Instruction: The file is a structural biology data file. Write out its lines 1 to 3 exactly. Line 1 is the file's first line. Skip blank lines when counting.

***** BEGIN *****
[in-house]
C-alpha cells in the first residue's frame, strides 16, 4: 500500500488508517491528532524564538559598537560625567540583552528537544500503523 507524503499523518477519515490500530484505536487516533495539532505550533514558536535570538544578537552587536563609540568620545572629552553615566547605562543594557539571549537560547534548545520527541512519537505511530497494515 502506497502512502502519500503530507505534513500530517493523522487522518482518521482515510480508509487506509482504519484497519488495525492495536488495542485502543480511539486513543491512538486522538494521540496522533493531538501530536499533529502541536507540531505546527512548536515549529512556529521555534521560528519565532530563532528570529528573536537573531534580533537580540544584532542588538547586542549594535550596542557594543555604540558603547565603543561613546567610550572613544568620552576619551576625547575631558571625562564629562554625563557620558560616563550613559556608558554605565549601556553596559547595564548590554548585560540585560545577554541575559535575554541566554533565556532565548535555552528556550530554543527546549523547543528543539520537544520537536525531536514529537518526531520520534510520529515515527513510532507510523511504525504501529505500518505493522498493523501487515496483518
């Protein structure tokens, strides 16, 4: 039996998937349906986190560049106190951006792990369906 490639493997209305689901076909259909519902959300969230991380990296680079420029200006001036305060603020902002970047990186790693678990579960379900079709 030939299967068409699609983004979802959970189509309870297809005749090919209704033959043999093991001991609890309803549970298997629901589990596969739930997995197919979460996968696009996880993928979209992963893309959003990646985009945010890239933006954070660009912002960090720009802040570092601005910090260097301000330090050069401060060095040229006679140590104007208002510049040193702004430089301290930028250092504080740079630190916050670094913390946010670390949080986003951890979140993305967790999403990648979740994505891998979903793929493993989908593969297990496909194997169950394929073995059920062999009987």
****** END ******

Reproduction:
[in-house]
C-alpha cells in the first residue's frame, strides 16, 4: 500500500488508517491528532524564538559598537560625567540583552528537544500503523 507524503499523518477519515490500530484505536487516533495539532505550533514558536535570538544578537552587536563609540568620545572629552553615566547605562543594557539571549537560547534548545520527541512519537505511530497494515 502506497502512502502519500503530507505534513500530517493523522487522518482518521482515510480508509487506509482504519484497519488495525492495536488495542485502543480511539486513543491512538486522538494521540496522533493531538501530536499533529502541536507540531505546527512548536515549529512556529521555534521560528519565532530563532528570529528573536537573531534580533537580540544584532542588538547586542549594535550596542557594543555604540558603547565603543561613546567610550572613544568620552576619551576625547575631558571625562564629562554625563557620558560616563550613559556608558554605565549601556553596559547595564548590554548585560540585560545577554541575559535575554541566554533565556532565548535555552528556550530554543527546549523547543528543539520537544520537536525531536514529537518526531520520534510520529515515527513510532507510523511504525504501529505500518505493522498493523501487515496483518
């Protein structure tokens, strides 16, 4: 039996998937349906986190560049106190951006792990369906 490639493997209305689901076909259909519902959300969230991380990296680079420029200006001036305060603020902002970047990186790693678990579960379900079709 030939299967068409699609983004979802959970189509309870297809005749090919209704033959043999093991001991609890309803549970298997629901589990596969739930997995197919979460996968696009996880993928979209992963893309959003990646985009945010890239933006954070660009912002960090720009802040570092601005910090260097301000330090050069401060060095040229006679140590104007208002510049040193702004430089301290930028250092504080740079630190916050670094913390946010670390949080986003951890979140993305967790999403990648979740994505891998979903793929493993989908593969297990496909194997169950394929073995059920062999009987």